This week, I should have been madly dashing up and down the avenues of the temporary showground that appears in the gardens of the Royal Hospital Chelsea every May; I should be chasing round Ranelagh Gardens and through the Grand Pavilion, back down Main Avenue and then doing it all over again, to make sure I don’t miss one single delicious detail of the RHS Chelsea Flower Show.

Because of COVID-19, of course, I’m not and I’m missing it very much indeed. While the RHS and friends have pulled off an extraordinary feat by creating a virtual Chelsea Flower Show for us to enjoy online in just a matter of weeks, I know I’m not alone in missing the reality – the trees, the plants and flowers, the people, their chat and celebrating the results of their sheer hard labour; the creativity and the perfection, the genius, the magic, the heat/the wind and the rain and the glorious smells; the surprises, the disappointments, the knowledge, the ideas, the craft and the expertise.

With everything crossed, I’ve no doubt the Show will be live once more in the Chelsea Pensioners’ back garden next year. In the meantime, garden-loving friends have been sharing with me pictures and thoughts of what their own outdoor spaces particularly mean to them this week.

Most people who are fortunate enough to have gardens of their own will have found that lockdown has brought them both more opportunity and greater incentive to spend time there, and their plants have benefited from the extra care that has come their way. In my case, I am happy to record that this extra care has produced a slightly counter-intuitive result, in the shape of the rewilding of a space which I had for years disciplined into conventional orderliness, with pots and planters thoughtfully disposed around a gravelled yard.

‘Lockdown has prompted a less peremptory, more contemplative approach to the management of this small area, and fine weather has encouraged a proliferation of self-sown species including foxgloves, wild iris, miniature fennel, aquilegia, borage and comfrey, which, amazingly, have shown a remarkable capacity for grouping themselves in attractive shapes and combinations.

‘An additional result, a bonus of the first value, has been a notable increase in the resident bird population: the pigeons, sparrows and blackbirds which formerly ruled the roost now share it with dunnocks, tits and wrens, and I have just come in from a spell in my garden chair where I was joined by a robin which chose to perch on my knee.’

Our garden has been and continues to be a vital refuge for me and indeed the whole family during the Lockdown. Particularly for me, as I am on the Sheltering list and so am officially housebound until the end of June

‘We are so lucky to have the space as it is being used for a variety of things: exercise, impromptu meals and picnics, croquet competitions, fundraising runs, relaxing, reading, gardening, kitchen garden tending and growing, fresh air, listening to the cuckoo and other birds, chatting with neighbours over the fence and so on.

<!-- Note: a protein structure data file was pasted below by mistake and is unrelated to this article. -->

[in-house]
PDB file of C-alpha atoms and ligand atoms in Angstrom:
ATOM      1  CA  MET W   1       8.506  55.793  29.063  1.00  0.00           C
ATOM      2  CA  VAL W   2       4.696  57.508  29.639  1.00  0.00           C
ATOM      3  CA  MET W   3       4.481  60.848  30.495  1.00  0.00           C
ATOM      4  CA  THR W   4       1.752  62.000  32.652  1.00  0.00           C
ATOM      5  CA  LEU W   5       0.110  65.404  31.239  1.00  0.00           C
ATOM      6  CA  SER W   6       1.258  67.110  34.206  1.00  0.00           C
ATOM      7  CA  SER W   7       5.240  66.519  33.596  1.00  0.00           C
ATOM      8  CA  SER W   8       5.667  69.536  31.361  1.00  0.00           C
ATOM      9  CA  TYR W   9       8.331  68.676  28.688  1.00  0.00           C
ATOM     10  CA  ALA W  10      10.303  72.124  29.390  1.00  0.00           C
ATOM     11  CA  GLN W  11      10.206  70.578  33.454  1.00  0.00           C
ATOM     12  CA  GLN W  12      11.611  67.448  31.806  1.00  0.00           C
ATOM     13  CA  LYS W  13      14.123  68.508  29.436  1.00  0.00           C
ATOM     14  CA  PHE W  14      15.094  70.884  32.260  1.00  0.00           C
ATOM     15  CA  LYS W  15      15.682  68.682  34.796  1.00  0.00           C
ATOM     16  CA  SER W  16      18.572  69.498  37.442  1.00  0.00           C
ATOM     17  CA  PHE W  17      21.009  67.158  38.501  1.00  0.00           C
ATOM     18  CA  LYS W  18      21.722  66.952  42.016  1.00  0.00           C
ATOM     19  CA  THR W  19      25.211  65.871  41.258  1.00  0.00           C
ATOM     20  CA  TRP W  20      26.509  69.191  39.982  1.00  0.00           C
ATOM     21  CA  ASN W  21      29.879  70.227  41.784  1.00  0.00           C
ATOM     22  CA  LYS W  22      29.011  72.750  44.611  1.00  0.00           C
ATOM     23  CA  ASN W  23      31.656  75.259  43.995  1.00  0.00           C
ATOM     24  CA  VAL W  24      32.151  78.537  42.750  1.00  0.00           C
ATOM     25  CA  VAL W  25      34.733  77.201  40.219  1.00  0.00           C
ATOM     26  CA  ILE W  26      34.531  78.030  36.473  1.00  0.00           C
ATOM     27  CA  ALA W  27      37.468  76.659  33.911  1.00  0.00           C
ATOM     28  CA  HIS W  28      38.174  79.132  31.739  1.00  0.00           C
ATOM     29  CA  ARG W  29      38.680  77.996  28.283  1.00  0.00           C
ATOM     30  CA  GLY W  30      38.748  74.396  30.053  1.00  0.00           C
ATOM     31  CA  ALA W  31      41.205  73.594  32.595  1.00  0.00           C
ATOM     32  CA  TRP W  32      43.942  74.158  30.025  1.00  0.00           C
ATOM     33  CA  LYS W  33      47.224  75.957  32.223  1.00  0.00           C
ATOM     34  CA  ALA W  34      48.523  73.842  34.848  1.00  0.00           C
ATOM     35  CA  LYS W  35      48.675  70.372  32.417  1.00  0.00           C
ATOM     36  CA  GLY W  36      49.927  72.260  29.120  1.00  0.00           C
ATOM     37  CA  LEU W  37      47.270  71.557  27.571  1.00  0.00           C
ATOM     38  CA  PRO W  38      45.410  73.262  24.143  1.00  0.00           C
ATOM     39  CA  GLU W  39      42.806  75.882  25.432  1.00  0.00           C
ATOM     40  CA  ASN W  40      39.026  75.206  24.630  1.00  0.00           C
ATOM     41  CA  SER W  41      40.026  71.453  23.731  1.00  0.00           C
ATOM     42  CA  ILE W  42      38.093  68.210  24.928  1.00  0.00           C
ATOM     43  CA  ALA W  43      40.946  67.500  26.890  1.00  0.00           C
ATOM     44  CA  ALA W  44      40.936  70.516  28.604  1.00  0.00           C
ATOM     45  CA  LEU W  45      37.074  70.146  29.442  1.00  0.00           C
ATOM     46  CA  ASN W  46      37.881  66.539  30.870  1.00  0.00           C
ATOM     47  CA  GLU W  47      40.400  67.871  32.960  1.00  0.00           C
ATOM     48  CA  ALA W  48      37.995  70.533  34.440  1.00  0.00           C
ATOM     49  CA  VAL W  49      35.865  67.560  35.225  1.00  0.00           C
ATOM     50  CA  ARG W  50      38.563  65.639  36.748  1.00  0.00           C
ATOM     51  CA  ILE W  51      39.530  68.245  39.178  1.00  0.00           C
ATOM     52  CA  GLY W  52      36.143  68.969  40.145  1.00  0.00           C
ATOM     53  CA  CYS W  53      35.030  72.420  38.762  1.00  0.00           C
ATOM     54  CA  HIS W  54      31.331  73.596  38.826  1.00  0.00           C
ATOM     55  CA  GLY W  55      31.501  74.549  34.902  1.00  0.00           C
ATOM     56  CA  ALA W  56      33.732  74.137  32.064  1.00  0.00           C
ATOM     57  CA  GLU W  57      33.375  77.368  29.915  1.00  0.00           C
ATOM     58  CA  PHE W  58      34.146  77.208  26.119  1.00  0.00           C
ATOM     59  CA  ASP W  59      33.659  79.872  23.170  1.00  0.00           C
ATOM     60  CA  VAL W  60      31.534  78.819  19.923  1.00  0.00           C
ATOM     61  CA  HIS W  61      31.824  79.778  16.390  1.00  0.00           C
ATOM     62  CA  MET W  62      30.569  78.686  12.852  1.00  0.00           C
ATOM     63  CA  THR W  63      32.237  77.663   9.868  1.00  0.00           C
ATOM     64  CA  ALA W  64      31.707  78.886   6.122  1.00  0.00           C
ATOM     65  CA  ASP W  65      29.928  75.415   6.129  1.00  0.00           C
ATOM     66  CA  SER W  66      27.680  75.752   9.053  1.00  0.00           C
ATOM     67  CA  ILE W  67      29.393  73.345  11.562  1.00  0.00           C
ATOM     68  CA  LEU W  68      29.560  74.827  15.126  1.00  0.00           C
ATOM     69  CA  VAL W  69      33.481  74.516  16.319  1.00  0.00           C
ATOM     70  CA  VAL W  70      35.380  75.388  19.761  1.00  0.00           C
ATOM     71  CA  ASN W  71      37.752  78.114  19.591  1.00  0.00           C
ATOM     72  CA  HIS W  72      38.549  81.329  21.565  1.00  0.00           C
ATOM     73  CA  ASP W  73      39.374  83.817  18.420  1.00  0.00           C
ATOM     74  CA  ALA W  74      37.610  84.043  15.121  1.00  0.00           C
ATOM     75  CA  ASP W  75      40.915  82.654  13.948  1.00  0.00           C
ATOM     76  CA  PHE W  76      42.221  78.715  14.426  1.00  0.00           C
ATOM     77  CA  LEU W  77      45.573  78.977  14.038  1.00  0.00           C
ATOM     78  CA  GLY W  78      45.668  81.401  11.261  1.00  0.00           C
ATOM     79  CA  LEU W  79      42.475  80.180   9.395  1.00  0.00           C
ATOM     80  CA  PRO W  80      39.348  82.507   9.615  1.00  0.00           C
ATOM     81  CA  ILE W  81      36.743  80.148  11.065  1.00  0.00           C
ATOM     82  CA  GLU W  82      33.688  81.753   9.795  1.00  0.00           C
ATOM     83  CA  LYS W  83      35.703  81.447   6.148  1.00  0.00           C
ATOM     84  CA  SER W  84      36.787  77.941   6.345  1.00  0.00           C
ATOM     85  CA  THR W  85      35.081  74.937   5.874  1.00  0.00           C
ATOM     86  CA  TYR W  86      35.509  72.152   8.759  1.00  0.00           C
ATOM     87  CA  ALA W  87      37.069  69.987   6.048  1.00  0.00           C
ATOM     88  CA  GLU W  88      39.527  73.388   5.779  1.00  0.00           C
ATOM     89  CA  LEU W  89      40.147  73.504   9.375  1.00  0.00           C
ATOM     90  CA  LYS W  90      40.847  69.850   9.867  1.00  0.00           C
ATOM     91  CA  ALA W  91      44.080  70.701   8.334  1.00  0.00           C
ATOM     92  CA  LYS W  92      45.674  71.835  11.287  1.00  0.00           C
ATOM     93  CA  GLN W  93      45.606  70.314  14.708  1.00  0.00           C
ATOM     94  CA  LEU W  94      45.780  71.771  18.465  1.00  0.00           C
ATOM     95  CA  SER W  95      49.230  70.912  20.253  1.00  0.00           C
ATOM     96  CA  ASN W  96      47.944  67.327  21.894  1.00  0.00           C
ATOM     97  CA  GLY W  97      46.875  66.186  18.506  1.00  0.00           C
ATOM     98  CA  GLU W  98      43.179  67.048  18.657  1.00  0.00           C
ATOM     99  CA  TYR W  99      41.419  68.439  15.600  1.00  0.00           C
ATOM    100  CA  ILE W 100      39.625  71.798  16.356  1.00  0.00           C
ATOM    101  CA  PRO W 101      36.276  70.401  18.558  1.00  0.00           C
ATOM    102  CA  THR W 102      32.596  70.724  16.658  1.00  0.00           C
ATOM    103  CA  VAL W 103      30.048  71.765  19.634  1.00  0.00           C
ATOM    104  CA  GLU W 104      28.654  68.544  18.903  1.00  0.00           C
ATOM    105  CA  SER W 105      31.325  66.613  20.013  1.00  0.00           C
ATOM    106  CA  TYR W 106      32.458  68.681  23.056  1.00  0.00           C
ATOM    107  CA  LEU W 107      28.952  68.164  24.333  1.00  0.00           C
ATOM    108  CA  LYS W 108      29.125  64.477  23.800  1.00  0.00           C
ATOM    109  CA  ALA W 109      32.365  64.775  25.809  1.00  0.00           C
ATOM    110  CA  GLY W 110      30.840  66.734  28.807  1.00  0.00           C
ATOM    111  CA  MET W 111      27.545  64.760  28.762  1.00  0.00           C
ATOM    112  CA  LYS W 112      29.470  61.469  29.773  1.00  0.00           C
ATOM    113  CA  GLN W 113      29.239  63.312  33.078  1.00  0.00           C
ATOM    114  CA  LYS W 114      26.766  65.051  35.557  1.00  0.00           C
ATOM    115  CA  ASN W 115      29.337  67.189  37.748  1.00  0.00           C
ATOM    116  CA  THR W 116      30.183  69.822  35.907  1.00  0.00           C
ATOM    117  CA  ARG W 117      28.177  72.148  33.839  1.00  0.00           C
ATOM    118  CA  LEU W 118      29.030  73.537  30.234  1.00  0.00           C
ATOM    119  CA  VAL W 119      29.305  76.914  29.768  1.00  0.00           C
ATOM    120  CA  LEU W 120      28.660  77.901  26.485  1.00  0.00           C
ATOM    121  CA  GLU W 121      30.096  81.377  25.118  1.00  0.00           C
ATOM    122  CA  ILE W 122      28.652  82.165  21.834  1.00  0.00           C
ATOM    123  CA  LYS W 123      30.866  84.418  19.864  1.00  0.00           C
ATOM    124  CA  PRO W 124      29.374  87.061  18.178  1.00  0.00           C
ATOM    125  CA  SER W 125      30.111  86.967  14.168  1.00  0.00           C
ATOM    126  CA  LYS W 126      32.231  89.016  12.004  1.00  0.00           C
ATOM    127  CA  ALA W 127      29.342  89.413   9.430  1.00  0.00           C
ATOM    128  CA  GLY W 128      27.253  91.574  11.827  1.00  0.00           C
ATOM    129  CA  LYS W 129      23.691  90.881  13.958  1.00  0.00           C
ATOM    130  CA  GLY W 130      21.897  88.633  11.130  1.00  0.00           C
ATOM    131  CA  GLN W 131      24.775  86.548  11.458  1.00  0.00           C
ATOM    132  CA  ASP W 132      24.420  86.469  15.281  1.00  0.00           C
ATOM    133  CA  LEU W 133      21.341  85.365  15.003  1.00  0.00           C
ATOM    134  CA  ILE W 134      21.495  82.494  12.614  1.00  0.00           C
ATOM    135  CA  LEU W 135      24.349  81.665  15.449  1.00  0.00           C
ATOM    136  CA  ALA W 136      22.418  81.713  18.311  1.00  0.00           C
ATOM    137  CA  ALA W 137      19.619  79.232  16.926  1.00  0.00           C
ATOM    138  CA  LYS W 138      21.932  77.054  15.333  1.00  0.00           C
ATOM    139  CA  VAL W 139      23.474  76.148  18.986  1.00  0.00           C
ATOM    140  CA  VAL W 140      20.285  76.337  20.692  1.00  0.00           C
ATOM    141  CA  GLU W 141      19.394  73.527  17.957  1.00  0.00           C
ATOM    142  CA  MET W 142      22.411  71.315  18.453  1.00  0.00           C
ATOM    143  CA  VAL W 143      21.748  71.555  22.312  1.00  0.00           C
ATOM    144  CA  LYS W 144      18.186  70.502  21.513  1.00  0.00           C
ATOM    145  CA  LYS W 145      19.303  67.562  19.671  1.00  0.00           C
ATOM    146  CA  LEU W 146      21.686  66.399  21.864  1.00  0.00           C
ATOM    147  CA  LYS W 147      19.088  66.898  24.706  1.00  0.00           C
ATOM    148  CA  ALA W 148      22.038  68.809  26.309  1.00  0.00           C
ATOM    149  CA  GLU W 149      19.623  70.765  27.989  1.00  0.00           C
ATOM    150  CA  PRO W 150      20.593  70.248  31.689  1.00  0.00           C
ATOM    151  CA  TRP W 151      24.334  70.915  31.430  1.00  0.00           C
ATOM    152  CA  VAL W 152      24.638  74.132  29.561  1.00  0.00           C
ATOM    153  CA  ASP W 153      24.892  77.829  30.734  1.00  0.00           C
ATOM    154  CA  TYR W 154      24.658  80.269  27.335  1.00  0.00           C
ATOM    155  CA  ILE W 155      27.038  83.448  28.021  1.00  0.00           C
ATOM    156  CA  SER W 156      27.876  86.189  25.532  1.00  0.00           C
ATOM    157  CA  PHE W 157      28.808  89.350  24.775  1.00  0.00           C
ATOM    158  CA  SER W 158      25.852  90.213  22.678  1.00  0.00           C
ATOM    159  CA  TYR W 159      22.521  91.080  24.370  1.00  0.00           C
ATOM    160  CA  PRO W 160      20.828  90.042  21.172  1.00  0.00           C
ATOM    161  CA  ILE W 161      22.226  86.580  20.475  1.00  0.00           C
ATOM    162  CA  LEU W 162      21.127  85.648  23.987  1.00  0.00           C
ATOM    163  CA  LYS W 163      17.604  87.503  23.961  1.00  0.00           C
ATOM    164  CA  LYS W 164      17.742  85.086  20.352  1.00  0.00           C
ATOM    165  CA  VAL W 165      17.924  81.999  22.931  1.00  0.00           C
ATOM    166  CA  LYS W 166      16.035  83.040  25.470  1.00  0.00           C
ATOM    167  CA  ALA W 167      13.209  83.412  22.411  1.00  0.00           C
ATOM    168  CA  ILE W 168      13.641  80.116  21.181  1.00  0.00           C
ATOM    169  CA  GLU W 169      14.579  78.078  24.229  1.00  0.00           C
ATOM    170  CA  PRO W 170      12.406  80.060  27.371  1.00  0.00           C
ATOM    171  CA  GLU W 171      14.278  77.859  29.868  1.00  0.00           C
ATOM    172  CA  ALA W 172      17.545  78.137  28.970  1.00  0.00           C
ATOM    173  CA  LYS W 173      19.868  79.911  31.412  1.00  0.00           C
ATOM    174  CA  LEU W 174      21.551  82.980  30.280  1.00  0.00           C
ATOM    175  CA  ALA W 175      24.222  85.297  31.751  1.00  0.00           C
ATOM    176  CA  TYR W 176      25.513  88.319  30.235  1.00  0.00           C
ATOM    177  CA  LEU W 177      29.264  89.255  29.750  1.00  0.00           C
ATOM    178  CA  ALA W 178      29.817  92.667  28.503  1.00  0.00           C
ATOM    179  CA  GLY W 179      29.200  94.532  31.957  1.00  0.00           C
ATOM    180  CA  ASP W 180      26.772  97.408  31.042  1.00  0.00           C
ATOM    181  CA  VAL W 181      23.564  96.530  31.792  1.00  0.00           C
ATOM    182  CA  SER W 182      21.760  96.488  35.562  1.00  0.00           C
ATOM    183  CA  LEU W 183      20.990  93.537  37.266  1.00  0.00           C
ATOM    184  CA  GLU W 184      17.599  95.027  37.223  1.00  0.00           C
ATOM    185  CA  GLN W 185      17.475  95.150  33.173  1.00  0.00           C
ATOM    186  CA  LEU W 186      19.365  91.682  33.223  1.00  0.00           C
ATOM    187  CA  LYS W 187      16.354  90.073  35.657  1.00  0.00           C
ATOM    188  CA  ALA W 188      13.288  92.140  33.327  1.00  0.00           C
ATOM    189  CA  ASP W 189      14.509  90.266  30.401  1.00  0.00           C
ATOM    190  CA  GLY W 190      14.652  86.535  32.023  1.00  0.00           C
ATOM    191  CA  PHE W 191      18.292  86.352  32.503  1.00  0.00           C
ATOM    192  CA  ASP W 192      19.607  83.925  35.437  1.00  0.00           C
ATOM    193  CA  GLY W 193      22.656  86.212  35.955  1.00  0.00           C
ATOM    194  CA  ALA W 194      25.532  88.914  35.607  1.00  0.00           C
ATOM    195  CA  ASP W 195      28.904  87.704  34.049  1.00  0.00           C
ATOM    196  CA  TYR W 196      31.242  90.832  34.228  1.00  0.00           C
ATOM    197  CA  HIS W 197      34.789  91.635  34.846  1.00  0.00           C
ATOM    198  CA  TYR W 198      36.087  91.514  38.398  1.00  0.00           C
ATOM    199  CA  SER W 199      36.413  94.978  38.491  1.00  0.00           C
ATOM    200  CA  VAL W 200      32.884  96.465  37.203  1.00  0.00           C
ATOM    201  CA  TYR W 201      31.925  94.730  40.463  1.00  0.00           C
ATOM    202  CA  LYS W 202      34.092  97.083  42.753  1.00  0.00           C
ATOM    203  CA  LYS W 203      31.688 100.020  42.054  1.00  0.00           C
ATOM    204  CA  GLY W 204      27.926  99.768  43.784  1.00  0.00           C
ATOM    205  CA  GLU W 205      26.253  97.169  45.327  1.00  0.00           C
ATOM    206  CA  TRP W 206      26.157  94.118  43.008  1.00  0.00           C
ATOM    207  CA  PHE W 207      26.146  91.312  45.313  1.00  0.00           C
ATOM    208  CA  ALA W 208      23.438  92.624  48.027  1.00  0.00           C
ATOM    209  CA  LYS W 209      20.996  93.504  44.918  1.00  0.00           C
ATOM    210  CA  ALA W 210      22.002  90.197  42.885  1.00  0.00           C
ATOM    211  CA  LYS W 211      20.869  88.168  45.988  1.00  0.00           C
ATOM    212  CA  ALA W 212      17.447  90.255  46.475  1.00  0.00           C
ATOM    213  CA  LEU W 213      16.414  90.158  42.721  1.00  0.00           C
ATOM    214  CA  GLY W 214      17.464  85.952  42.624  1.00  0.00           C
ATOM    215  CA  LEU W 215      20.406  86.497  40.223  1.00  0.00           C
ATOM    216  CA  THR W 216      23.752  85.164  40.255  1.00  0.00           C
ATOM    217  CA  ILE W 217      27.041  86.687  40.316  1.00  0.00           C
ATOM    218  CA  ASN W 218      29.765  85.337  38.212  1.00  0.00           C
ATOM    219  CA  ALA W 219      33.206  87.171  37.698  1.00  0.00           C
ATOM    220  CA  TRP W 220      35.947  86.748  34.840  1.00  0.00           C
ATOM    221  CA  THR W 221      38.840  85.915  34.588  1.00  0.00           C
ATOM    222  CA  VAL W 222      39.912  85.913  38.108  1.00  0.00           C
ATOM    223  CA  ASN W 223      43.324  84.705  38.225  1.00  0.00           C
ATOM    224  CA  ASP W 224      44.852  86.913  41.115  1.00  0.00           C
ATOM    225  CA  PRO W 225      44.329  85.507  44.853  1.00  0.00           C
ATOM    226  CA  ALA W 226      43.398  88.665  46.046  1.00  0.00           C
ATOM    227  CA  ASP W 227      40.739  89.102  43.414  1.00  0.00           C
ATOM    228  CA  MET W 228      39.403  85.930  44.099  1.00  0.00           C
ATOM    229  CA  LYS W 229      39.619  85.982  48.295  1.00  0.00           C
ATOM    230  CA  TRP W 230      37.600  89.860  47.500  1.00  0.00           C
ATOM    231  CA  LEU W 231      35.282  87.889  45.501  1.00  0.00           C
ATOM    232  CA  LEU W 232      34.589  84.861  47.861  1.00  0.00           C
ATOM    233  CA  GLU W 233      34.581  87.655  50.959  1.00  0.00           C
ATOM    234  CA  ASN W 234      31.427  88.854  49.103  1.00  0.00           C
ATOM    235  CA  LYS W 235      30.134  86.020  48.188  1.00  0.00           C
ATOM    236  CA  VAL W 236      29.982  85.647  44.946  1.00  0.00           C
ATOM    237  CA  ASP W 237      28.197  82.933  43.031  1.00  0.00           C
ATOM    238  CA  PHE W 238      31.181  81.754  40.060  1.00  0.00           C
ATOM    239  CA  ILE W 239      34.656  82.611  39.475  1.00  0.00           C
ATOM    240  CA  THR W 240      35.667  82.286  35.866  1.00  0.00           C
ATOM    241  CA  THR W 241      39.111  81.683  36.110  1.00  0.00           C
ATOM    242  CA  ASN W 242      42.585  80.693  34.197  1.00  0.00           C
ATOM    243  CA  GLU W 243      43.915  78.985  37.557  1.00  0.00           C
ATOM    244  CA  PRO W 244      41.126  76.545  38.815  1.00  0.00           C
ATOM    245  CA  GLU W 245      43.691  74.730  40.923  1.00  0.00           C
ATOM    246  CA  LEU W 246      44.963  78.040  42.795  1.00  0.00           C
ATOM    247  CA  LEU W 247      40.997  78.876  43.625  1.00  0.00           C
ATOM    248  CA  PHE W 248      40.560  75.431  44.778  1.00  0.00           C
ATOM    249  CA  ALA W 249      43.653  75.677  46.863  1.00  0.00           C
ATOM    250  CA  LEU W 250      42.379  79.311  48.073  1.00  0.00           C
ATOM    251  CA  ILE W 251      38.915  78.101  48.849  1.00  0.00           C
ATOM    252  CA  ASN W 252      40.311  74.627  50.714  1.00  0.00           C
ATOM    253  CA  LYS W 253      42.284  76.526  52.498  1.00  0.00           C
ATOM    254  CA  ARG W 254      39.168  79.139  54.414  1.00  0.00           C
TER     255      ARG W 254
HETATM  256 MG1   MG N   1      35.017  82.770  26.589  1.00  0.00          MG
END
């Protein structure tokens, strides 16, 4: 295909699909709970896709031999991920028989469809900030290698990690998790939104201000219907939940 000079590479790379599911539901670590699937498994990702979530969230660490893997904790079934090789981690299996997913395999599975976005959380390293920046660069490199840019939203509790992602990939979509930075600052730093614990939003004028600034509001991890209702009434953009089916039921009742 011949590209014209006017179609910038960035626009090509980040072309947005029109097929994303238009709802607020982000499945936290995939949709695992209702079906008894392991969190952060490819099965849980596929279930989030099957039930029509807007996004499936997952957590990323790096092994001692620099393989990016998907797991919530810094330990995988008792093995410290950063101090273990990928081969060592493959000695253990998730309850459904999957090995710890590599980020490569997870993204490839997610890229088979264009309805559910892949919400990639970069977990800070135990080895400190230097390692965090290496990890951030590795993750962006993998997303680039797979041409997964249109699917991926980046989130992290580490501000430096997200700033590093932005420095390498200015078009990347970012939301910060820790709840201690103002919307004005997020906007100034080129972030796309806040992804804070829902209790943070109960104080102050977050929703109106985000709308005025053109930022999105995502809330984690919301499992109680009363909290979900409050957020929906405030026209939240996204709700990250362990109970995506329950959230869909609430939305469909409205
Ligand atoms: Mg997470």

‘Surprises, there have been many, from finding out the differences between a perennial and an annual sweet pea and reading weather forecasts correctly to keep the bean crop and dahlia plants safe until the frosts have passed, to finally having the time to remember to cover the hydrangea with fleece before frosty nights and discovering just how sweet the leaves of the over-wintered swiss chard crop still taste (we’re not wasting a thing!).

‘Problems have been remarkably few and usually involve a job started but never finished (painting windows, planting up pots, treating the lawn) because a vital ingredient has run out…paint, necessary soil improvers etc.

‘The benefits have been varied and all good, from the village WhatsApp group that has been invaluable for buying plants and compost (all our purchases have helped to save a local family-owned garden centre from going bust) to making do and moving plants around, and stretching Best Before dates not just with food but with old seeds too and finding that most are thriving. We’ve also decorated the garden with homemade bunting, creating new living spaces to enjoy, and discovered the joys of Gardeners’ World on Friday evenings; it’s become a real highlight of the week for us and for our eldest child, who is enduring in London with only the parks for her outdoor space.’

A monstrous potato-tree provides a purple portal midway down my narrow, city garden. Beyond it lies my vegetable plot with its onions, tomatoes and French dwarf beans. Planting, weeding and watering fills time profitably, yet relaxing nearer the house, amongst a jungle of flowering shrubs, giant clumps of arum lilies and a sunny pond full of tadpoles, is deeply soothing. And oh, what joy my pond has given me. Frogspawn, then tadpoles and now, sprouting legs; I’ve become enthralled. I lose myself in watching their movements, seeing in their metamorphosis, a symbol of progress: from Lockdown to FREEDOM.’

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